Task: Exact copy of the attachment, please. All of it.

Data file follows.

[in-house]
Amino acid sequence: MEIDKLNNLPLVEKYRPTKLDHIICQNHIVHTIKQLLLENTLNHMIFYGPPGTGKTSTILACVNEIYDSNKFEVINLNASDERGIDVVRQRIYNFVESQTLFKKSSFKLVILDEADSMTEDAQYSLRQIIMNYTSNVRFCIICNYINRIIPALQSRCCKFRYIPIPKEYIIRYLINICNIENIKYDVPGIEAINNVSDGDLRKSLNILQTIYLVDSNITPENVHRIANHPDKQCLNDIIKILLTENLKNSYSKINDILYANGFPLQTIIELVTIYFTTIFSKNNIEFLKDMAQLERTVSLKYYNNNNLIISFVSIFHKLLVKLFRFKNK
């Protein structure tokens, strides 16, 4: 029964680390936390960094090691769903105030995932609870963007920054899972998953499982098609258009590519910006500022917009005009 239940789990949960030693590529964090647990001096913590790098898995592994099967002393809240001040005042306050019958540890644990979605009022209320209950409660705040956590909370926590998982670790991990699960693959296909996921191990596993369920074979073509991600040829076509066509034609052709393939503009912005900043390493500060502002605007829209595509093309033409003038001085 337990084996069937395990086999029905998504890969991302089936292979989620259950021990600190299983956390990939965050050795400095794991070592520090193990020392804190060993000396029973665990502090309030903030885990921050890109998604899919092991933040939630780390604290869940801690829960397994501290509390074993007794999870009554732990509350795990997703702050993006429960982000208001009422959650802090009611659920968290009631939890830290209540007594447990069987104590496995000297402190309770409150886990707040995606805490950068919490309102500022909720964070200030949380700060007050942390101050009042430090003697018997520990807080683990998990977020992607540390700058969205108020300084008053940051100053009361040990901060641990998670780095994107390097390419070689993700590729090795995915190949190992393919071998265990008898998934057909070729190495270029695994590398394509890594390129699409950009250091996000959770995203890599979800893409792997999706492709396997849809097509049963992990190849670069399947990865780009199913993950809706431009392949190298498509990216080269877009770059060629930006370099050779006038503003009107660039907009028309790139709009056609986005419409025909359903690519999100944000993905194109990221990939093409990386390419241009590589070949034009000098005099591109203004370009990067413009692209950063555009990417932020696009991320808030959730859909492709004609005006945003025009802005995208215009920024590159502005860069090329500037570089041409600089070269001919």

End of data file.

[in-house]
Amino acid sequence: MEIDKLNNLPLVEKYRPTKLDHIICQNHIVHTIKQLLLENTLNHMIFYGPPGTGKTSTILACVNEIYDSNKFEVINLNASDERGIDVVRQRIYNFVESQTLFKKSSFKLVILDEADSMTEDAQYSLRQIIMNYTSNVRFCIICNYINRIIPALQSRCCKFRYIPIPKEYIIRYLINICNIENIKYDVPGIEAINNVSDGDLRKSLNILQTIYLVDSNITPENVHRIANHPDKQCLNDIIKILLTENLKNSYSKINDILYANGFPLQTIIELVTIYFTTIFSKNNIEFLKDMAQLERTVSLKYYNNNNLIISFVSIFHKLLVKLFRFKNK
């Protein structure tokens, strides 16, 4: 029964680390936390960094090691769903105030995932609870963007920054899972998953499982098609258009590519910006500022917009005009 239940789990949960030693590529964090647990001096913590790098898995592994099967002393809240001040005042306050019958540890644990979605009022209320209950409660705040956590909370926590998982670790991990699960693959296909996921191990596993369920074979073509991600040829076509066509034609052709393939503009912005900043390493500060502002605007829209595509093309033409003038001085 337990084996069937395990086999029905998504890969991302089936292979989620259950021990600190299983956390990939965050050795400095794991070592520090193990020392804190060993000396029973665990502090309030903030885990921050890109998604899919092991933040939630780390604290869940801690829960397994501290509390074993007794999870009554732990509350795990997703702050993006429960982000208001009422959650802090009611659920968290009631939890830290209540007594447990069987104590496995000297402190309770409150886990707040995606805490950068919490309102500022909720964070200030949380700060007050942390101050009042430090003697018997520990807080683990998990977020992607540390700058969205108020300084008053940051100053009361040990901060641990998670780095994107390097390419070689993700590729090795995915190949190992393919071998265990008898998934057909070729190495270029695994590398394509890594390129699409950009250091996000959770995203890599979800893409792997999706492709396997849809097509049963992990190849670069399947990865780009199913993950809706431009392949190298498509990216080269877009770059060629930006370099050779006038503003009107660039907009028309790139709009056609986005419409025909359903690519999100944000993905194109990221990939093409990386390419241009590589070949034009000098005099591109203004370009990067413009692209950063555009990417932020696009991320808030959730859909492709004609005006945003025009802005995208215009920024590159502005860069090329500037570089041409600089070269001919």